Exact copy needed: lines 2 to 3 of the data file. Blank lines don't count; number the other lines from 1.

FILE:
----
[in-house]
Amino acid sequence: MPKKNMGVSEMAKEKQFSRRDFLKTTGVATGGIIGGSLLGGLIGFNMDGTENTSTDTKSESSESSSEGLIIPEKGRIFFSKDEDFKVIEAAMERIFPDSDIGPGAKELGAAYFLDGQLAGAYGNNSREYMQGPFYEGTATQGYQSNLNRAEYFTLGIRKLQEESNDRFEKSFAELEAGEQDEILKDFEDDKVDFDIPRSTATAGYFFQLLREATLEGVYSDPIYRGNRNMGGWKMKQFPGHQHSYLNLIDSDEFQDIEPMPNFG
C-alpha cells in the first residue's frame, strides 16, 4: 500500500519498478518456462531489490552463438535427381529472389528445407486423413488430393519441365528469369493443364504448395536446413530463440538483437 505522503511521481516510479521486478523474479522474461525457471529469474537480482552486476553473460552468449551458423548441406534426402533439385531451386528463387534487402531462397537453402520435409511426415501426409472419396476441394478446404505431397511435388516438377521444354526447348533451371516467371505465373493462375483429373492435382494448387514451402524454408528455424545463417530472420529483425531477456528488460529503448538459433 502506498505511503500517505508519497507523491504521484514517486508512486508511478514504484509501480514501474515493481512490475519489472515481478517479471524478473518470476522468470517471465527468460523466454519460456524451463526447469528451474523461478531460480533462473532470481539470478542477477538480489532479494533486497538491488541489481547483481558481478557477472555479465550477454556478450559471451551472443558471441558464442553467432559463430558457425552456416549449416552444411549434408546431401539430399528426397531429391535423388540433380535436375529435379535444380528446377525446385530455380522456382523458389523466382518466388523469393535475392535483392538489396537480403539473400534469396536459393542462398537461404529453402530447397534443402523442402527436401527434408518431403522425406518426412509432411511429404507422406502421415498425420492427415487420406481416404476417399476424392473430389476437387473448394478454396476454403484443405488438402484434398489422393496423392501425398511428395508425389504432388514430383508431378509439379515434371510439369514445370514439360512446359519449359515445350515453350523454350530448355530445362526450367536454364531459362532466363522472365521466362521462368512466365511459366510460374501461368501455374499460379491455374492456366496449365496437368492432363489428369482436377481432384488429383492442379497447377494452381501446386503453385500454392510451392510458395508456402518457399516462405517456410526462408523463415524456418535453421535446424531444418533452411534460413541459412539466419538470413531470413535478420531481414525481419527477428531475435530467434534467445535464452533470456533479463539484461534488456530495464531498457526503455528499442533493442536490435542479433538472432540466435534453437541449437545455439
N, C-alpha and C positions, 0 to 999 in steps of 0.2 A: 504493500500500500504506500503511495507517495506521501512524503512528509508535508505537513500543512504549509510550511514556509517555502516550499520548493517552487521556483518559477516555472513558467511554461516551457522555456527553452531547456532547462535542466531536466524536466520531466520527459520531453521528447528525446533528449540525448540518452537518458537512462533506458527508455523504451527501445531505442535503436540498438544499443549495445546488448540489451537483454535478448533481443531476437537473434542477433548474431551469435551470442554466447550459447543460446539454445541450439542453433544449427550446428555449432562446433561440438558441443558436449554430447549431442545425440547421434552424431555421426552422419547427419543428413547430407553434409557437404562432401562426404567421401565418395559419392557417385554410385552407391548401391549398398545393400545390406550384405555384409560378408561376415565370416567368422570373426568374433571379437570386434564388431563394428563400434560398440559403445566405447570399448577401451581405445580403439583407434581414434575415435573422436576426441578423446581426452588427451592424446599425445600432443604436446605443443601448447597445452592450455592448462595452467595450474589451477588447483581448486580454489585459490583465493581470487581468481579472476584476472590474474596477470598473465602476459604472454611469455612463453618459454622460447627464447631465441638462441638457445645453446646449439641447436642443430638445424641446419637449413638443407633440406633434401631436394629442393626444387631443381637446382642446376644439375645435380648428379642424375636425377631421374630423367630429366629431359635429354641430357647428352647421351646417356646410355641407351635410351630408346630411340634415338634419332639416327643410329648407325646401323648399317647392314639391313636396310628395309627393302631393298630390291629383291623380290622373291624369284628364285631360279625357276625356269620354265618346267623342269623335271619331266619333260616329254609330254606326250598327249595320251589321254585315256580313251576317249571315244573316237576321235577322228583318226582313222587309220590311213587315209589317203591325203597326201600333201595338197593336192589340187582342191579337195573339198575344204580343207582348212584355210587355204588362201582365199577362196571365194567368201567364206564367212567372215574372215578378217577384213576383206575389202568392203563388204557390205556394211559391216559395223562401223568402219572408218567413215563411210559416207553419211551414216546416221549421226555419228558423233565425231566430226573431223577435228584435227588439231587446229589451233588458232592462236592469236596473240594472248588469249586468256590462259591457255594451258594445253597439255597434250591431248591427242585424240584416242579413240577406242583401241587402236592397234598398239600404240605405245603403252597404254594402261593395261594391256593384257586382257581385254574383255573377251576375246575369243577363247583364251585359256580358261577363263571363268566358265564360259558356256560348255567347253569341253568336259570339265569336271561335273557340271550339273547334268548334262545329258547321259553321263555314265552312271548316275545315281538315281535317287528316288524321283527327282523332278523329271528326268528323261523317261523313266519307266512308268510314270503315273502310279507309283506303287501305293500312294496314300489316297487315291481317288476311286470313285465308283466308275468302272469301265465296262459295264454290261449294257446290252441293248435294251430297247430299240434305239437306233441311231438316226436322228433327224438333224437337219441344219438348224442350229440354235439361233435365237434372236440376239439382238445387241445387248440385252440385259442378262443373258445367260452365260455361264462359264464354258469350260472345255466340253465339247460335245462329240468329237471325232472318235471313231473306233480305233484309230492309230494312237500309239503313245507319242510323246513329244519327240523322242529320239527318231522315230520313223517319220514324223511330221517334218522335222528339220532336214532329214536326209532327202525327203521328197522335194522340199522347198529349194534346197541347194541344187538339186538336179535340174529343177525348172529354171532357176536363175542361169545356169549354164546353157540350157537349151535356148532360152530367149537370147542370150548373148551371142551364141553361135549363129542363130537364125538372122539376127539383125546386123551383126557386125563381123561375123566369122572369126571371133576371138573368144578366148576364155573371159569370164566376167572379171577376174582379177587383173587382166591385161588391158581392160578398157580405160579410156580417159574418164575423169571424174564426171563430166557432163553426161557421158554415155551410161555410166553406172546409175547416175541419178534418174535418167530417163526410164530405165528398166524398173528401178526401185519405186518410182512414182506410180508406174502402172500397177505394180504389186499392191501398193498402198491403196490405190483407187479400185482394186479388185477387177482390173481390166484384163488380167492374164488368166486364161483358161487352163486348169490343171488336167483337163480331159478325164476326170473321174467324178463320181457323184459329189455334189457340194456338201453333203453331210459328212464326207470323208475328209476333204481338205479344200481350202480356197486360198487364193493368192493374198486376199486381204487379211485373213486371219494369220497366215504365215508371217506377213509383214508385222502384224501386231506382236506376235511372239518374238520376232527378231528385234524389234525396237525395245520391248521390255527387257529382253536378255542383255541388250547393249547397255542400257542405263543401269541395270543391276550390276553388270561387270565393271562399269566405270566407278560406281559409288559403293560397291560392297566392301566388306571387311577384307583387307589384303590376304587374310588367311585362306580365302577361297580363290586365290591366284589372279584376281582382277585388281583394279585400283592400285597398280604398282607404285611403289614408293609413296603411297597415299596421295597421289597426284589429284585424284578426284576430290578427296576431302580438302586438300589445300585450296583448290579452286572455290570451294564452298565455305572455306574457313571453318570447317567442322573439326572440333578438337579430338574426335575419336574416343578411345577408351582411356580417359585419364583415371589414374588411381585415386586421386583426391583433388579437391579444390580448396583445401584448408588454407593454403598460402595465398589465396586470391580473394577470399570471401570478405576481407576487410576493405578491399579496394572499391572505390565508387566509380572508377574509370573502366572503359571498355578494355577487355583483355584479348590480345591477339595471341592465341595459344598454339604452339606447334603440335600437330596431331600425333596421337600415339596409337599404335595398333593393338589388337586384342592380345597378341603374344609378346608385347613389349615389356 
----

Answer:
Amino acid sequence: MPKKNMGVSEMAKEKQFSRRDFLKTTGVATGGIIGGSLLGGLIGFNMDGTENTSTDTKSESSESSSEGLIIPEKGRIFFSKDEDFKVIEAAMERIFPDSDIGPGAKELGAAYFLDGQLAGAYGNNSREYMQGPFYEGTATQGYQSNLNRAEYFTLGIRKLQEESNDRFEKSFAELEAGEQDEILKDFEDDKVDFDIPRSTATAGYFFQLLREATLEGVYSDPIYRGNRNMGGWKMKQFPGHQHSYLNLIDSDEFQDIEPMPNFG
C-alpha cells in the first residue's frame, strides 16, 4: 500500500519498478518456462531489490552463438535427381529472389528445407486423413488430393519441365528469369493443364504448395536446413530463440538483437 505522503511521481516510479521486478523474479522474461525457471529469474537480482552486476553473460552468449551458423548441406534426402533439385531451386528463387534487402531462397537453402520435409511426415501426409472419396476441394478446404505431397511435388516438377521444354526447348533451371516467371505465373493462375483429373492435382494448387514451402524454408528455424545463417530472420529483425531477456528488460529503448538459433 502506498505511503500517505508519497507523491504521484514517486508512486508511478514504484509501480514501474515493481512490475519489472515481478517479471524478473518470476522468470517471465527468460523466454519460456524451463526447469528451474523461478531460480533462473532470481539470478542477477538480489532479494533486497538491488541489481547483481558481478557477472555479465550477454556478450559471451551472443558471441558464442553467432559463430558457425552456416549449416552444411549434408546431401539430399528426397531429391535423388540433380535436375529435379535444380528446377525446385530455380522456382523458389523466382518466388523469393535475392535483392538489396537480403539473400534469396536459393542462398537461404529453402530447397534443402523442402527436401527434408518431403522425406518426412509432411511429404507422406502421415498425420492427415487420406481416404476417399476424392473430389476437387473448394478454396476454403484443405488438402484434398489422393496423392501425398511428395508425389504432388514430383508431378509439379515434371510439369514445370514439360512446359519449359515445350515453350523454350530448355530445362526450367536454364531459362532466363522472365521466362521462368512466365511459366510460374501461368501455374499460379491455374492456366496449365496437368492432363489428369482436377481432384488429383492442379497447377494452381501446386503453385500454392510451392510458395508456402518457399516462405517456410526462408523463415524456418535453421535446424531444418533452411534460413541459412539466419538470413531470413535478420531481414525481419527477428531475435530467434534467445535464452533470456533479463539484461534488456530495464531498457526503455528499442533493442536490435542479433538472432540466435534453437541449437545455439